Sport Connacht Rugby

Friday 19 September 2014

Johnny O'Connor - Life with the Gunners is an eye-opener

I know I'll end up back in Galway at some stage, I just don't know when

Johnny O'Connor

Published 29/08/2014 | 02:30

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Johnny O'Connor pictured in his role as a strength and conditioning coach at Arsenal. Photo credit: David Price/Arsenal FC via Getty Images
Johnny O'Connor pictured in his role as a strength and conditioning coach at Arsenal. Photo credit: David Price/Arsenal FC via Getty Images

Since I finished up with Connacht two seasons ago, things have been very different in the O'Connor household.

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Ever since I was a teenager, every day of my life was focused on becoming a professional rugby player. Everything from diet, gym work and private life was targeted towards being ready to take to the field with an oval ball in my hand.

So when the chance to put my studies in strength and conditioning to good use came up after I retired, the fact that I was changing to a rounder ball probably raised a few eyebrows.

The opportunity to take on an S&C role with Arsenal, one of the top football clubs in the world, was an incredible opening for me and it was a chance that I couldn't really turn down.

So for the second time in my life, I upped sticks and moved the family over to London. And so far it has proved to be a super move, it's an unbelievable experience.

Officially my title at Arsenal is strength and conditioning coach, but I think physical preparation coach sounds a bit better, so I'm going with that.

On a day to day basis, I look after the Arsenal U-18 squad - I'm the lead man for them - but I also have the responsibility of individually managing the preparation of ten of the club's academy players.

It is a challenging role, but one that I enjoy and the chance to continue to work with elite sportsmen is a real joy.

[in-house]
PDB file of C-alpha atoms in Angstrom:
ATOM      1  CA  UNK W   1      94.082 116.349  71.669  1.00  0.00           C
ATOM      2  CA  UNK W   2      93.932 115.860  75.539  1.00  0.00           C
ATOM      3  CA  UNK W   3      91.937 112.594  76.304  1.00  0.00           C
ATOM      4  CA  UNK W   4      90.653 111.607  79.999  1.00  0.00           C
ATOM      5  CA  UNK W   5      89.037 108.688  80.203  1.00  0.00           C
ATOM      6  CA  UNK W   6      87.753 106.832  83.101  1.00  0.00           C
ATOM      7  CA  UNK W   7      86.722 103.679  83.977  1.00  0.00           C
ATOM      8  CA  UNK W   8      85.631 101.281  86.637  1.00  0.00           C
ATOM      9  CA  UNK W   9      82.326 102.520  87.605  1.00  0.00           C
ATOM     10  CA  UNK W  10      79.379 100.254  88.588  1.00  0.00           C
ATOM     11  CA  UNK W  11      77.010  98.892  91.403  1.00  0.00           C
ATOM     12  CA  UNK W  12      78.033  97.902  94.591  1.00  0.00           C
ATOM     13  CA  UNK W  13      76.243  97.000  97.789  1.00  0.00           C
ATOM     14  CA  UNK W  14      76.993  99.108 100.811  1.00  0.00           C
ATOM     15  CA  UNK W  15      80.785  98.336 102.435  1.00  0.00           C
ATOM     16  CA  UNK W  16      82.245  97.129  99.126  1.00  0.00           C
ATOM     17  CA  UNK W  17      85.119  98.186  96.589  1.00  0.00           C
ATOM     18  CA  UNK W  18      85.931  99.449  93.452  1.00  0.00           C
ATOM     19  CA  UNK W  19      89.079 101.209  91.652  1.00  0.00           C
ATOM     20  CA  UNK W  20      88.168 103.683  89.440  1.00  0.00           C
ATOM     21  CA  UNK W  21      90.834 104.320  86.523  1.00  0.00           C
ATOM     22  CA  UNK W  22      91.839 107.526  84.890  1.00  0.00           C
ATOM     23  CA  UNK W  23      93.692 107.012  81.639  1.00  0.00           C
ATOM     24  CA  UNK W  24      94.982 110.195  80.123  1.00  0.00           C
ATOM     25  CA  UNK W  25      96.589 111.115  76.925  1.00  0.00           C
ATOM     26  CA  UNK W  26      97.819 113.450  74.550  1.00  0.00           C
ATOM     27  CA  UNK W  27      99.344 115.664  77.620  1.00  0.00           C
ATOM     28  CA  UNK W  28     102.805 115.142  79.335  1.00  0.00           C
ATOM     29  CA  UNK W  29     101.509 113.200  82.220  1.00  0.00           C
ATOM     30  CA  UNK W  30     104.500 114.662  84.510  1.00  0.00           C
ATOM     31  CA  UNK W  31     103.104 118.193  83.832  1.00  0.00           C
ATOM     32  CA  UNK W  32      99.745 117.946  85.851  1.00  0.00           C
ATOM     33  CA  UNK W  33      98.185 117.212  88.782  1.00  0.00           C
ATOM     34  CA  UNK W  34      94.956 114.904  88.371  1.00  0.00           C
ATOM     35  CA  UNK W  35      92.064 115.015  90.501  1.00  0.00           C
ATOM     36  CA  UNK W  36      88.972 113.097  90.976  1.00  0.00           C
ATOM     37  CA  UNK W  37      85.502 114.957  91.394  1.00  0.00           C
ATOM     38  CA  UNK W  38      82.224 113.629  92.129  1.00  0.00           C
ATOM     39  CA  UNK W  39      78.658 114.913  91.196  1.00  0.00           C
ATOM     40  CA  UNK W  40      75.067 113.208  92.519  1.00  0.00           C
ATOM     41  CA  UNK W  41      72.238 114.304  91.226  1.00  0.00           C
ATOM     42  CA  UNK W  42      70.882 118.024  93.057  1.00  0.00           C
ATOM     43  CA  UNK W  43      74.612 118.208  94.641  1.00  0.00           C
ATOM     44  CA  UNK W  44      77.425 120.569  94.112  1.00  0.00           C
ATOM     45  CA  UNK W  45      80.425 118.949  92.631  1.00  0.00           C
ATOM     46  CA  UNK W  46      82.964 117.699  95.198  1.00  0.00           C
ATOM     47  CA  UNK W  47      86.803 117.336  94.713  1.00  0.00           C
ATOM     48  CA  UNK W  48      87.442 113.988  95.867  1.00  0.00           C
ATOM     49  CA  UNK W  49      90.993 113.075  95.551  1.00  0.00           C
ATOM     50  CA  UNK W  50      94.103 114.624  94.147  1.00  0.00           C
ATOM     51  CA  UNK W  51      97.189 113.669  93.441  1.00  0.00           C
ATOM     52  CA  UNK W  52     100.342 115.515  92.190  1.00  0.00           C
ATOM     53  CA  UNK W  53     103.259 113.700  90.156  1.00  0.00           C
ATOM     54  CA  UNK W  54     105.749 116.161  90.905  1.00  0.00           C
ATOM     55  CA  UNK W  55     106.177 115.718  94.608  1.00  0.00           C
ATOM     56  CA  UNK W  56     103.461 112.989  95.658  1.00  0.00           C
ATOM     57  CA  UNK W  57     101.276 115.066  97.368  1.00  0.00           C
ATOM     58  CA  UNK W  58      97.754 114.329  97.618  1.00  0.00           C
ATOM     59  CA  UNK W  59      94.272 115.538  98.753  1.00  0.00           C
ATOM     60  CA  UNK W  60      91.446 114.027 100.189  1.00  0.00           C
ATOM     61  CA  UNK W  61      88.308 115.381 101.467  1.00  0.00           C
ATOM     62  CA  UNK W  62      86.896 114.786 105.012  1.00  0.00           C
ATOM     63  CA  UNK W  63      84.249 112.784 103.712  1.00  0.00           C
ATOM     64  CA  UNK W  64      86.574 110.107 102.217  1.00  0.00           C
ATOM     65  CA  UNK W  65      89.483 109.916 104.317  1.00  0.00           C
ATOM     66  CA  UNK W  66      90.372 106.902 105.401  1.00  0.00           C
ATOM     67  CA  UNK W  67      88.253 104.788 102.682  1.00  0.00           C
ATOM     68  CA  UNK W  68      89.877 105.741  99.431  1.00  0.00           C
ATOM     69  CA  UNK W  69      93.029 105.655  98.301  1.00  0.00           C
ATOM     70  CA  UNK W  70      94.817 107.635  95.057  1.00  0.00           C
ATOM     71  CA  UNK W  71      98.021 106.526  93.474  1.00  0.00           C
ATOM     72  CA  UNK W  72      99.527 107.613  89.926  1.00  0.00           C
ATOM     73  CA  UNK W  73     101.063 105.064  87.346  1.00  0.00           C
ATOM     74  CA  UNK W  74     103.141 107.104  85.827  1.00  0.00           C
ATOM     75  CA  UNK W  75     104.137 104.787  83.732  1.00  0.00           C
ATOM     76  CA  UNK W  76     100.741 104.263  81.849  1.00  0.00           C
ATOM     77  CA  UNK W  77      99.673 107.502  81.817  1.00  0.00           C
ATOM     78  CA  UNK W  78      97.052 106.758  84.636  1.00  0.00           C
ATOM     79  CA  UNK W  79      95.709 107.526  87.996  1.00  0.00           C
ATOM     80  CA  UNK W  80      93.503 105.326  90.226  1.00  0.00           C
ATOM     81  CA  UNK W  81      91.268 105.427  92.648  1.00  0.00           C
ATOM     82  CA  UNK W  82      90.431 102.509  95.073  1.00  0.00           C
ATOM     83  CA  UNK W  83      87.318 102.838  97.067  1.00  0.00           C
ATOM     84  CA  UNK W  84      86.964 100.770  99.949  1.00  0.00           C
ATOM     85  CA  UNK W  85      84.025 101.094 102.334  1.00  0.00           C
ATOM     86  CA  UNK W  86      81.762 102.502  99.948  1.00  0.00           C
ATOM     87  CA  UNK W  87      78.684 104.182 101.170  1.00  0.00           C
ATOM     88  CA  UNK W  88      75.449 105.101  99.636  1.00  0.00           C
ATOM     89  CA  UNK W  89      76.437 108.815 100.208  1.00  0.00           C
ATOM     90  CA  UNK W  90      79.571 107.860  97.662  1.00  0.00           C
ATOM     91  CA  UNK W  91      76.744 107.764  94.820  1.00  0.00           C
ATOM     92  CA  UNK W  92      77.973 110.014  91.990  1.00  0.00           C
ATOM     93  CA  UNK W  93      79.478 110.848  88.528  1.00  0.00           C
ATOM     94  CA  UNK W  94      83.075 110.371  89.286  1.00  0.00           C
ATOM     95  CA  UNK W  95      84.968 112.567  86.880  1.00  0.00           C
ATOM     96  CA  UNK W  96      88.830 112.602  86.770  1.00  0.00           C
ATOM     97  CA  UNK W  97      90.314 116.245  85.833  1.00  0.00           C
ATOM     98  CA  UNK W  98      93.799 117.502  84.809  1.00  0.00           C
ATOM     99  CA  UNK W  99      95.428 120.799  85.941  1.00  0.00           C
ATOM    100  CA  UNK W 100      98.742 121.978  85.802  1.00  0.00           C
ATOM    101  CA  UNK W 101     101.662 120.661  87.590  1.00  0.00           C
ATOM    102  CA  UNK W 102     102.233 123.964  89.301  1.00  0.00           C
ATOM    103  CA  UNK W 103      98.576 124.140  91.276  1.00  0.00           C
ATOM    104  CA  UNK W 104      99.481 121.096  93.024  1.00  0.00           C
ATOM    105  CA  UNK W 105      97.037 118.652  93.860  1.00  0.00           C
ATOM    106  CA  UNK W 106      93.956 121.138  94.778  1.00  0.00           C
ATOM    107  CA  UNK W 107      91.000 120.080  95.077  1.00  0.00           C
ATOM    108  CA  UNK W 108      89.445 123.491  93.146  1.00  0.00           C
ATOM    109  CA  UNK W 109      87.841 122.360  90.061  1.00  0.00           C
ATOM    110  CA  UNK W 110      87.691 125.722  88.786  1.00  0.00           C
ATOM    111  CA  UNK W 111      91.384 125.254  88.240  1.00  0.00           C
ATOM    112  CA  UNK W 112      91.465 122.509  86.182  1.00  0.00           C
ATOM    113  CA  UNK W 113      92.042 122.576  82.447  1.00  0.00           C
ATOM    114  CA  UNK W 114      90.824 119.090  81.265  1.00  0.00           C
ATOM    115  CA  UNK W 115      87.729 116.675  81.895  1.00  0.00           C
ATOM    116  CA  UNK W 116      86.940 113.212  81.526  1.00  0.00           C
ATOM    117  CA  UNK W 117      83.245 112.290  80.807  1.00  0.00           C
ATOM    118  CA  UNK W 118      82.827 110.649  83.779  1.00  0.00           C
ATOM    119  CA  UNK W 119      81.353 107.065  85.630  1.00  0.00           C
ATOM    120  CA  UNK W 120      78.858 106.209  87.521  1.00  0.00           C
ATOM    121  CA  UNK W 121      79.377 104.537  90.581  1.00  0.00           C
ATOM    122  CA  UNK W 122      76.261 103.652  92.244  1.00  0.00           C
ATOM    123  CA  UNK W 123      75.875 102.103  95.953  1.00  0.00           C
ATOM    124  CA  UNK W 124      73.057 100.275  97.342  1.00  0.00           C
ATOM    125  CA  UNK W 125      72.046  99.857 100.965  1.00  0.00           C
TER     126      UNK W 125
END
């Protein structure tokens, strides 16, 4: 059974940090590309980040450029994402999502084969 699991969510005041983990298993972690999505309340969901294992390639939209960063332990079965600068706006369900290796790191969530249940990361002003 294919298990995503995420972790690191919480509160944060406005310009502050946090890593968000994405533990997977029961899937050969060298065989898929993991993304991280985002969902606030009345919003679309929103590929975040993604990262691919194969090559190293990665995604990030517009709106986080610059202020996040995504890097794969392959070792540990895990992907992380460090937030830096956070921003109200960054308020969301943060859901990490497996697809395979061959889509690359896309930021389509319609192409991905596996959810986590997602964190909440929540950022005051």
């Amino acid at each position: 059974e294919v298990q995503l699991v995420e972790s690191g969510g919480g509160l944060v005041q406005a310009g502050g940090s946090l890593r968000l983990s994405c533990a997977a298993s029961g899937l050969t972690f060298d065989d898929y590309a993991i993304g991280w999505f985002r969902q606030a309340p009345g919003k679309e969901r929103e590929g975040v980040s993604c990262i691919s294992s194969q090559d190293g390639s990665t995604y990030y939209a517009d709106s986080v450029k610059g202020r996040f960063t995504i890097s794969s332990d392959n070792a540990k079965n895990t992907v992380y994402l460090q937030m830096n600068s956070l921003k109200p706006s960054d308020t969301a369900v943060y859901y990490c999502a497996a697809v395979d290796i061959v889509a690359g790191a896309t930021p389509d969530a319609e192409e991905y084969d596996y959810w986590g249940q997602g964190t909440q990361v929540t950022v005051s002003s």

Most of their games take place at the weekend; it is up to me to assess the players afterwards, report back to the coaches on a Monday morning about how the players are feeling and let them know if there is any risks or red flag situations that they need to know about.

Essentially we don't want the players picking up any unnecessary injuries and we want to make sure that are fresh to perform.

My role involves taking in a lot of data from the players, so it is vital to establish a relationship with them - intuition is probably the best tool at our disposal to assess if a player is fatigued.

SIMILARITIES

I have been asked on a few occasions about the difference between the games of rugby and football since I swapped over, but in reality there are a lot of similarities. In both sports at this stage of their development, we see eager, young sportsmen who are determined to be a success in their chosen field.

At Arsenal, we have an excellent group of players and they seem to welcome the culture of hard work and training that they are going through.

It's exactly the same for young rugby players, but the needs are slightly different in the preparation and focus. In general, when young guys arrive in to us they need to get stronger. Obviously, we have different age players and everyone is at different stages of development, but we work to get the balance right between training load and volume to make sure our players are properly developed

All in all, we have been delighted with the move back to London. I played here with Wasps as a young pro, but it still took a little time to get back into the swing of things. Having a young family now presents a different set of challenges than when I was here last time, but thankfully we have all settled in well now.

We're living in Richmond. It's probably about the size of Galway so it's a good base.

It's kind of funny, I know I'll end up back in Galway at some stage, I just don't know when. I'm just enjoying this experience at the moment.

As a former Connacht and Wasps player, last weekend was the perfect opportunity for me to make my return as a rugby supporter. I went along to High Wycombe on Saturday and from the early signs there are still a few issues to be ironed out. There are still a lot of guys to come back in and Connacht are definitely missing that creative spark.

But it's just pre-season yet and I am pretty sure that when we see the full-strength side out, it'll be a far more expansive outfit. They definitely missed the experience and class of players like Robbie Henshaw, Kieran Marmion and John Muldoon, but come the start of the Guinness Pro12 season they'll be in pretty good shape.

Irish Independent

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